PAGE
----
Indian women believed they should look young to earn compliments. The finest example is when a married lady with a kid is mistaken for a young girl.
Wipro launched a sandalwood–turmeric-based soap called Santoor in 1985 after evaluating several product concepts. Santoor was coined from the first three letters of both ‘san’dalwood + ‘tur’meric.
Sandalwood and turmeric paste have traditionally been used for beautification. Because of the skincare and beauty benefits it provided, the product was distinctive and relevant.
Conventional advertising, which touted the “benefits of sandal and turmeric in soap” was employed.
Then, in 1986, the advertising was updated to be more current, with a greater emphasis on the ingredients.
1987 -88 Wipro found that Santoor sales were not picking up but just steady
In 1989, Ulka came on board. It figured that the product quality was good, but that was not enough.
It conducted research and discovered that the brand name and the ingredients had nothing in common. The brand had a middle-class image, and the advertising did not emphasize any significant benefits.
Santoor only appealed to a select group of consumers who want a sandalwood-based soap with a tiny market share.
Other findings included that women wanted to be respected and loved, that beauty and good looks were desired qualities, and that there was a link between looking good and using soap.
People were becoming more modern due to increased urbanization and disposable incomes. People were more conscious about how they dressed and appeared, as well as the image they presented. Concern for beauty and appearance was on the rise, and there was a greater focus on oneself than previously.
Santoor was viewed as a conventional middle-class brand and the Santoor woman was not noticed.
For ages, Indian ladies have used sandalwood and turmeric pastes for skincare. These aid in the tightening and suppleness of the skin, resulting in the idea of ‘younger-looking skin.’
Santoor was positioned as a soap that gives ‘younger looking skin’ backed by the core ingredients. And the imagery, modern.
The creative trigger was “good for younger-looking skin”.
Subodh Poddar, now a senior creative resource in Ulka was briefed. He was wrestling with ideas his team and he had contributed. He was clear that emotions were the way forward.
And one sleepless Christmas night, Subodh and his team had the eureka moment – “Twacha se meri umra ka pata hi nahi chalta”
Subodh distinctly remembers that Poonam Gidwani was the model for scratch presentation. Rahul Patel shot her. Rough films were done by Juno Malhotra and Kutu Chatterjee.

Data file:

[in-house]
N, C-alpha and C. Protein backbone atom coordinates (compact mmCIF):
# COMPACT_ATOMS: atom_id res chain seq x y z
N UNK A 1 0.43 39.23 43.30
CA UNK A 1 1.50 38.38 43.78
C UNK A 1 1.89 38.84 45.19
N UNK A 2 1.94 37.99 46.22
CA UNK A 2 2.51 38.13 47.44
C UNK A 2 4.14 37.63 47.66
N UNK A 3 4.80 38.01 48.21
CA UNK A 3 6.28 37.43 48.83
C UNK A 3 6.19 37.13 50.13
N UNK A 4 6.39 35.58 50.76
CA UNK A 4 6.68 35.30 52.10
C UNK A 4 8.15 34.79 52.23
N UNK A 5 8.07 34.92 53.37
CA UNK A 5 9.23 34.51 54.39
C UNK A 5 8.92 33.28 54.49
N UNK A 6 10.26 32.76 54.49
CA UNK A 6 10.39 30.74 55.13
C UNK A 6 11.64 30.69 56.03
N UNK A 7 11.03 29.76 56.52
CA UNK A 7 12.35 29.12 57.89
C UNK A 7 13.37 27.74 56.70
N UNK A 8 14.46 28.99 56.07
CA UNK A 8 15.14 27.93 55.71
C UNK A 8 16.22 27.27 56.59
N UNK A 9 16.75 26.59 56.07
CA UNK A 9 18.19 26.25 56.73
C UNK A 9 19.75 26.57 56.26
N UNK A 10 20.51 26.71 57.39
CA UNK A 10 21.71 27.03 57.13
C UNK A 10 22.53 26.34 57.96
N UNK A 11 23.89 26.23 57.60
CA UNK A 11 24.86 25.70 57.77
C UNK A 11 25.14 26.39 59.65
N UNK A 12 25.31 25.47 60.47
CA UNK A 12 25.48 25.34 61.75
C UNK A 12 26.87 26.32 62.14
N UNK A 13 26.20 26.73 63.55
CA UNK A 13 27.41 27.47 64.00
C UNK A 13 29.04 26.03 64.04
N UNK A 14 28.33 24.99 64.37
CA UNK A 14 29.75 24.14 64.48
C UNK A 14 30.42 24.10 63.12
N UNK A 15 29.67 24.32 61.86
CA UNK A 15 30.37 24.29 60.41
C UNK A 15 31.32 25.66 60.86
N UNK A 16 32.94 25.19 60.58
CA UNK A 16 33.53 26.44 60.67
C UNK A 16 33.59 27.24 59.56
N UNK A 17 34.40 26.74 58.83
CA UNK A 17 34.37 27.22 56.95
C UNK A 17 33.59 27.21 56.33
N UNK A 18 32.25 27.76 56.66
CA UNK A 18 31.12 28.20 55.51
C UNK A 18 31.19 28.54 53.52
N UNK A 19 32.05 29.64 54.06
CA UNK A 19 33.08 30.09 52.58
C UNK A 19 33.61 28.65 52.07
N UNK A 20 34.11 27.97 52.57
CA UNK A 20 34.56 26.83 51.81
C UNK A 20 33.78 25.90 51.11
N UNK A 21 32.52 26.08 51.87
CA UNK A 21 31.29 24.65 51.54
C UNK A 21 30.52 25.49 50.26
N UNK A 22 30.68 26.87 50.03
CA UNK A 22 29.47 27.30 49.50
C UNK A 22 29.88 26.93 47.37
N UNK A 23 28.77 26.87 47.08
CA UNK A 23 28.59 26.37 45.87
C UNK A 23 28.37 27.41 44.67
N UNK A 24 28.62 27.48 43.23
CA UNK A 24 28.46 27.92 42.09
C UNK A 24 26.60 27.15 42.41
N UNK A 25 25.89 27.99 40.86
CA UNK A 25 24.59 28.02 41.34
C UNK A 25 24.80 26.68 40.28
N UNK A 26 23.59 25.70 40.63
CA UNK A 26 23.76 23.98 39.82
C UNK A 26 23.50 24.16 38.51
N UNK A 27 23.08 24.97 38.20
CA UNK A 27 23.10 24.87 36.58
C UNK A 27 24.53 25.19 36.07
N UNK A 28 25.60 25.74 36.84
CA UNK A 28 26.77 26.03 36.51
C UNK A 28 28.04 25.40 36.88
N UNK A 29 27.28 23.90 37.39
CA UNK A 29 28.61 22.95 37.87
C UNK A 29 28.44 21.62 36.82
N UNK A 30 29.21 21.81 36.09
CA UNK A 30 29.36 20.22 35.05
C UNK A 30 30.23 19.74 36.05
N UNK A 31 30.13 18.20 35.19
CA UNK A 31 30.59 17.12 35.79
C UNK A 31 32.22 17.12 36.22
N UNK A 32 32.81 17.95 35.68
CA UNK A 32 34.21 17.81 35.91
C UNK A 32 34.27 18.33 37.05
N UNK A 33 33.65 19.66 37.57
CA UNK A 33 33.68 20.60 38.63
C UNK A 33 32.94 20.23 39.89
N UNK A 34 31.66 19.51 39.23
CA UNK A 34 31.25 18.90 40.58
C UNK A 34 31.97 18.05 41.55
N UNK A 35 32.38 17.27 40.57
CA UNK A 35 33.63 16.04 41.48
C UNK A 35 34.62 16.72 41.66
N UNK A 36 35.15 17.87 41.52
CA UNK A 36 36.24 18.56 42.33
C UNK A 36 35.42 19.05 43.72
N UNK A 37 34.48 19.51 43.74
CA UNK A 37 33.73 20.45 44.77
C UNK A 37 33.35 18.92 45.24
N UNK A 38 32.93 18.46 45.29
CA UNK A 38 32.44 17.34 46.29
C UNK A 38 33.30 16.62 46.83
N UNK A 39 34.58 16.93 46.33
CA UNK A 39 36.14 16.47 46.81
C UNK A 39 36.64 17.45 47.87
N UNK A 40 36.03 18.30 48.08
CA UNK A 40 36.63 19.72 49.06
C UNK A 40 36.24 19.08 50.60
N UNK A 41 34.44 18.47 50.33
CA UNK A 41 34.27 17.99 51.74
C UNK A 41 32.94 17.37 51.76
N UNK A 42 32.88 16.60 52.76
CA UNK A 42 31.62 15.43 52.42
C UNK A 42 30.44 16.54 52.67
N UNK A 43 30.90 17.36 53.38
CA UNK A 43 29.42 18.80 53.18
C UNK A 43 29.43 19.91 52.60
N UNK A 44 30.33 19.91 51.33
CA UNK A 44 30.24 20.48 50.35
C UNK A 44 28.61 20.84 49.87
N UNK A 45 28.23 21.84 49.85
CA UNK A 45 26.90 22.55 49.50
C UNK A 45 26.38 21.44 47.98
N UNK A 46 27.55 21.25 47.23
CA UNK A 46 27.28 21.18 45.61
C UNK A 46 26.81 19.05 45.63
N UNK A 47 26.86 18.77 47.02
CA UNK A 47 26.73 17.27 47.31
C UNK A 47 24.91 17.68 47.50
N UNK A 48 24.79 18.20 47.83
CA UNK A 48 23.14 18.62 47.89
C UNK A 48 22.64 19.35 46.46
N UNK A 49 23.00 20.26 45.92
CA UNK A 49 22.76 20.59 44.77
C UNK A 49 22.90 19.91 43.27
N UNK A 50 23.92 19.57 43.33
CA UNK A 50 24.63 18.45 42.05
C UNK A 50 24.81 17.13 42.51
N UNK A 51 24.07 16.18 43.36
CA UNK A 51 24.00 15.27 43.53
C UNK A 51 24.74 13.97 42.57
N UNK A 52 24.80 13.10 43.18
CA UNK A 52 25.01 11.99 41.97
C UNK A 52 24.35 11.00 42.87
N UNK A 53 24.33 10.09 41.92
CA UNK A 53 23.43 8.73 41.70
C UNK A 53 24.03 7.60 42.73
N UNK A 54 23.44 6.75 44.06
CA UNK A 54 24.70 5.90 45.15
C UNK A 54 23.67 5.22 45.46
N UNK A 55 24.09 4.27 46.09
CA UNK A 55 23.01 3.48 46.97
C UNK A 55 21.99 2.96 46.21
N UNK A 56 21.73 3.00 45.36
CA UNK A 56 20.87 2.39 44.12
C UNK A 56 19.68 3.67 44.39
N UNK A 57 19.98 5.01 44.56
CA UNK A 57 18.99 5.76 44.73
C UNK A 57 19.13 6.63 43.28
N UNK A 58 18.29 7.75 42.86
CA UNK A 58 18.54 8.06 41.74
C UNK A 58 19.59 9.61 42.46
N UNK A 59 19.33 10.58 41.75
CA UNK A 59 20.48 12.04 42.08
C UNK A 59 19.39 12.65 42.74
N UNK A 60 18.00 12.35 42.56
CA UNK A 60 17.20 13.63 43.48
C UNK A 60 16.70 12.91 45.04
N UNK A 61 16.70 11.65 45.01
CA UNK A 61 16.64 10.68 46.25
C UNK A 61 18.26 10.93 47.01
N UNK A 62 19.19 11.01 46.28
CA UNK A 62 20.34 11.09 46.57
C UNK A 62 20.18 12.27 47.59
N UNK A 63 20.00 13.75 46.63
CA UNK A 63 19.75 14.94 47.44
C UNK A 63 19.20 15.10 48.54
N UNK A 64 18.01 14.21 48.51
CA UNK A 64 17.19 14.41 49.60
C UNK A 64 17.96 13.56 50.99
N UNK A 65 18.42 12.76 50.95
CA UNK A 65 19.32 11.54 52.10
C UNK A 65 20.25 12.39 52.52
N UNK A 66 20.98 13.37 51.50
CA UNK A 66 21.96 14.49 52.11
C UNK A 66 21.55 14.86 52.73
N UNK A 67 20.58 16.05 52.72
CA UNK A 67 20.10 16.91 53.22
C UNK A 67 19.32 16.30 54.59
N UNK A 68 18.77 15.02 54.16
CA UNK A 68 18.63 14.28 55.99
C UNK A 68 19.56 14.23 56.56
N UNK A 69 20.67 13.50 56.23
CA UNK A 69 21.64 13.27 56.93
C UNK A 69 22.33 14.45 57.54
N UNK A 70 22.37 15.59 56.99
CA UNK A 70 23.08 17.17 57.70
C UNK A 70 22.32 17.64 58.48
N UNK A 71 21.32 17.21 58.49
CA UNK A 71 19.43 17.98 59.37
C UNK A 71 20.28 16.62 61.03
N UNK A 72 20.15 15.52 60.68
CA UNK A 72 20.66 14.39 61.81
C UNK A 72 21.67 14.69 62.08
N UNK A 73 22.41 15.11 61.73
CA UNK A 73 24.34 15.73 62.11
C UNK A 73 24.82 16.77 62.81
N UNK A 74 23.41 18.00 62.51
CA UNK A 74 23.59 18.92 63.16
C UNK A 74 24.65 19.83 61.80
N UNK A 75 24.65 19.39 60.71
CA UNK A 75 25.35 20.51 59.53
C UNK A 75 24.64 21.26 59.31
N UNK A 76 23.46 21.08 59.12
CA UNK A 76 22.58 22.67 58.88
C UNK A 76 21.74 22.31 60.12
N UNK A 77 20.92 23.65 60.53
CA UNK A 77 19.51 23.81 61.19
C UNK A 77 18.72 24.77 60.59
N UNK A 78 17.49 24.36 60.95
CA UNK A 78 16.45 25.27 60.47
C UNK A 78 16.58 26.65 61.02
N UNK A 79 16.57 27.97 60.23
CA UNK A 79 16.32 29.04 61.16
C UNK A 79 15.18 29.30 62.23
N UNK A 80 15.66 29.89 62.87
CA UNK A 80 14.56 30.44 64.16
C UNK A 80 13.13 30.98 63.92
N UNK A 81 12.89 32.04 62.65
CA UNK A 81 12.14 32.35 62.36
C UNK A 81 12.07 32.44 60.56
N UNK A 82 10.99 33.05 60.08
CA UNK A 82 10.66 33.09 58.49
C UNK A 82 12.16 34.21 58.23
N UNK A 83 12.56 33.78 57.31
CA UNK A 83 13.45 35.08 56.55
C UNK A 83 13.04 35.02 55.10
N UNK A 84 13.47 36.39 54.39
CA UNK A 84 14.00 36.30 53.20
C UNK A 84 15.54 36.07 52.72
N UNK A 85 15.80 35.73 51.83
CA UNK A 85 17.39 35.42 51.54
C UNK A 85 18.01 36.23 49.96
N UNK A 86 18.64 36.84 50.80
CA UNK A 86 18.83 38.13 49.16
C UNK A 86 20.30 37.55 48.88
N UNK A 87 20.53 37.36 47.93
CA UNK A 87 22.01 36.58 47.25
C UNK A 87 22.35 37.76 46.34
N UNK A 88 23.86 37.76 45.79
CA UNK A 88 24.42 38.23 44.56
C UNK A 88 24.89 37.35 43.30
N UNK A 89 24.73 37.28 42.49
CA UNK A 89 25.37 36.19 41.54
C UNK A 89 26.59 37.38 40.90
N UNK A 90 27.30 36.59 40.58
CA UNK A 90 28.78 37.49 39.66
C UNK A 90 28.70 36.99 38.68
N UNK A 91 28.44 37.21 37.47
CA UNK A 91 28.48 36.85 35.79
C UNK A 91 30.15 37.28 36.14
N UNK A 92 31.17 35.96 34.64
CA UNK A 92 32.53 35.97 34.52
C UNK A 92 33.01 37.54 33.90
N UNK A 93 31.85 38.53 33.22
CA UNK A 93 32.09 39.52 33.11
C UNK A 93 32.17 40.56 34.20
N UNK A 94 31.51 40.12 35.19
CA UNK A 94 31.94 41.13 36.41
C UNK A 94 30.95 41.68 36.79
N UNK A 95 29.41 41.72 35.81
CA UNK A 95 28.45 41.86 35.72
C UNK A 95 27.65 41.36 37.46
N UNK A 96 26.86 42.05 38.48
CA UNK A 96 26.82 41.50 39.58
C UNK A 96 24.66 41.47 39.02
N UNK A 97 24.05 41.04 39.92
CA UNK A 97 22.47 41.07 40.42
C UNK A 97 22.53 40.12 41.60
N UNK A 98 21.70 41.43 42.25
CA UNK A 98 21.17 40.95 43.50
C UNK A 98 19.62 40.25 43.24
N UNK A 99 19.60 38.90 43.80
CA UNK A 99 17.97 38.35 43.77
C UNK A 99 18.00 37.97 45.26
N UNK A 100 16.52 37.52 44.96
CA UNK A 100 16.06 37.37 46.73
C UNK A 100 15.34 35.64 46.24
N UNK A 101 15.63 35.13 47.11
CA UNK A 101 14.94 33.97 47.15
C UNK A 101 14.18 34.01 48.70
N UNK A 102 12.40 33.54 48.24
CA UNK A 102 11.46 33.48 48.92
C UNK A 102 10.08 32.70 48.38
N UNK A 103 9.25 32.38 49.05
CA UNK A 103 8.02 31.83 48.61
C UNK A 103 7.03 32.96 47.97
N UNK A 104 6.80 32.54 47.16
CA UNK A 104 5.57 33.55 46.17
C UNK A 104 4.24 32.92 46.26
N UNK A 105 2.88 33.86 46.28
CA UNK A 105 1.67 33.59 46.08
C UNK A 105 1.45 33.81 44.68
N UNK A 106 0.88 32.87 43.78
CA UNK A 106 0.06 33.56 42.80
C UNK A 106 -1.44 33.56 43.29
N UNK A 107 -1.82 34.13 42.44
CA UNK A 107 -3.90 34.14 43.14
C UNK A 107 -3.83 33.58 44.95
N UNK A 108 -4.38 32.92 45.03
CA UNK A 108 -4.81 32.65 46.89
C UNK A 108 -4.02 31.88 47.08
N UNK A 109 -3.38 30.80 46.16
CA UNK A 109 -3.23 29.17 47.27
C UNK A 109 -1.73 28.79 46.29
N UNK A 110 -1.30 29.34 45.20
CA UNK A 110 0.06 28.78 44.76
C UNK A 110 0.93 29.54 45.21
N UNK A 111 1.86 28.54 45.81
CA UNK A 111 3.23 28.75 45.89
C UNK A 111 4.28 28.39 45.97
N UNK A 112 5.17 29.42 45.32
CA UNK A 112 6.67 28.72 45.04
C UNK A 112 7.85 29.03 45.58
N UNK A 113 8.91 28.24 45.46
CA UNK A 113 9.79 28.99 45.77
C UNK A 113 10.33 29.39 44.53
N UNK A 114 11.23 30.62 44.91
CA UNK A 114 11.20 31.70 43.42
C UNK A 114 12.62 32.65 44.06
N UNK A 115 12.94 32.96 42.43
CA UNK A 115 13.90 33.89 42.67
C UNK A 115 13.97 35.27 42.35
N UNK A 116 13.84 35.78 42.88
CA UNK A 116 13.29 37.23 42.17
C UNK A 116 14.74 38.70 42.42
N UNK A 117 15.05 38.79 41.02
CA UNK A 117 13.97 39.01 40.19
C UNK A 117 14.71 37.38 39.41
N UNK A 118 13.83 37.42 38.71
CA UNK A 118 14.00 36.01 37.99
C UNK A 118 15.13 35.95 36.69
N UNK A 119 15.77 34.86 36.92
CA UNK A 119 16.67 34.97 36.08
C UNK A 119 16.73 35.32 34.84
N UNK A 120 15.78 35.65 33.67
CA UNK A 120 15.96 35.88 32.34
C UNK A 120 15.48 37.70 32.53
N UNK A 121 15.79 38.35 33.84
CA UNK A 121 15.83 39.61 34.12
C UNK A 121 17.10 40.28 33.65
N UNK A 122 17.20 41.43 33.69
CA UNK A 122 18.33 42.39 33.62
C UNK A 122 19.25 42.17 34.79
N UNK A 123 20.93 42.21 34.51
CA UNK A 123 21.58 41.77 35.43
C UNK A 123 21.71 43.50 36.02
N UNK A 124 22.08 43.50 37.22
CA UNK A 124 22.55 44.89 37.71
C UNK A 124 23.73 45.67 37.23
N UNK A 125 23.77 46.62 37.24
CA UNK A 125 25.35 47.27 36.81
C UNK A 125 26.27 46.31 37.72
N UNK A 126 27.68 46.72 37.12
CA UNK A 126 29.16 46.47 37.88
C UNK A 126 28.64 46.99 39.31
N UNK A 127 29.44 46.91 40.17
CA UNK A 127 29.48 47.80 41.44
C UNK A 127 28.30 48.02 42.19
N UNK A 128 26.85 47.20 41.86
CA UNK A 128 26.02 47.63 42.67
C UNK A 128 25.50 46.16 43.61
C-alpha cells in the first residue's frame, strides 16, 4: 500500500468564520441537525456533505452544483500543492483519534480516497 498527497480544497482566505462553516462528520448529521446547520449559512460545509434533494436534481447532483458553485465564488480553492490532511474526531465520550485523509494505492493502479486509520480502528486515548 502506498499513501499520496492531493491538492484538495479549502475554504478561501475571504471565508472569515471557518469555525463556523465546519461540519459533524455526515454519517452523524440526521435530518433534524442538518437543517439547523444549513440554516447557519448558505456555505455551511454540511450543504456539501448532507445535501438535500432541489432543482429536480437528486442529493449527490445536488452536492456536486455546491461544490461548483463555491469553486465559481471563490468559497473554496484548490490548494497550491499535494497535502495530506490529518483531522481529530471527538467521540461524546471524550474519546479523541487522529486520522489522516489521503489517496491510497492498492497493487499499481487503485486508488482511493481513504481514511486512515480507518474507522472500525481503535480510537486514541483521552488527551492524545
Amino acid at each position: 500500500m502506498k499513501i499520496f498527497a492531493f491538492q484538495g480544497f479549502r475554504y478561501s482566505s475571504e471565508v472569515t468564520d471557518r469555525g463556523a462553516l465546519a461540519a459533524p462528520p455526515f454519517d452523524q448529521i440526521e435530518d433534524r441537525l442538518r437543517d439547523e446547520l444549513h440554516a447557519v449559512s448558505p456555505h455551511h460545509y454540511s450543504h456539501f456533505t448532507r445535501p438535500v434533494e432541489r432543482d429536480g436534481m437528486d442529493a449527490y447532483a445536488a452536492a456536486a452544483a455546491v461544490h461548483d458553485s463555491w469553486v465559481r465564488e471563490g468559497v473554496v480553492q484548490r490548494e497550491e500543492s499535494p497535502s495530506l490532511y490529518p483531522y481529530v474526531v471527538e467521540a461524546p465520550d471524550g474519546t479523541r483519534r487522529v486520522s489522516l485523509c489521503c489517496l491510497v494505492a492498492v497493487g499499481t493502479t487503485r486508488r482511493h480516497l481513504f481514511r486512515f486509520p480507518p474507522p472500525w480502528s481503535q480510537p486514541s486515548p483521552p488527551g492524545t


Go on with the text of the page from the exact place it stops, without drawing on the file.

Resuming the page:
The famous jingle was composed by the great melody master, P Vaidyanathan. Melodious Kavita Krishnamoorthy sang the jingle.
Subodh had one more surprise. For the tag line…Twacha se meri umra ka pata hi nahi chalta? He used the voice of Alisha Chinai.
The marketing team had agreed to the idea and it was test marketed in Kochi which was extremely successful
Kailash Surendranath made the first two films.
But the best film was yet to come.
While Indian women believed they should seem young to earn compliments, the finest example was when a married lady with a kid was mistaken for a college girl.
The film had a group of college girls accosting our Santoor woman in a bookshop, asking her in which college she studies … only to be surprised when her daughter runs up screaming ‘Mummy’!
At the insistence of Anil Kapoor (ex-Chairman Ulka), Subodh started directing films. Anil was confident that Subodh could do it even though he had no prior experience.
Anil told Subodh “ use your ideas, use the best DOP and the best music composer and you are done.” And he was right.
Subodh’s DOP for this film was Ashok Mehta (the award-winning cinematographer). And the model was Priya Kakkar.
Subodh recounts an interesting and scary tryst. “As planned, Priya was supposed to walk through the music store. On the day of the shoot, Ashok Mehta was lighting one of my sets. Priya came in, but in a wheelchair. She had a huge plaster wrapped around her leg.”
Priya had partied the night prior to the shoot. Her friends had challenged her. The challenge was to dance like Hema Malini to the song from Sholay – Jab Tak Hain Jaan. She was not a person to walk away from a challenge. She broke a bottle on the floor and danced on the glass pieces!
Ultimately Subodh and Ashok made Priya stand on a trolley. Only mid shots were taken and Priya glided onto the set, all glamorous.
When Subodh looks back it was traumatic then, but now he laughs about it.
Subsequently, the Santoor marketing and Ulka teams tried to modernise the Santoor mother. They put her in fashionable western clothes, chopped her hair, and put her in an aerobics class, but it did not resonate with the consumers.
The Indian mother, the consumers did not accept “ a mother desperately wanting to look young?” It did not match Indian mothers’ mindset.
In its first year the sales went up from 2 tonnes to 8 tonnes.
In 2006, Santoor became the 3rd largest selling soap and in 2019, the 2nd largest.
The basic ‘mummy’ formula has stayed the same in all advertising for a long time.
The advertising now celebrates the achievements of a woman who must now fill the ‘men’s world’ with her talents/skills to become a pilot, doctor, engineer & most importantly – mom.
A huge thanks to Subodh Poddar for patiently contributing to this post.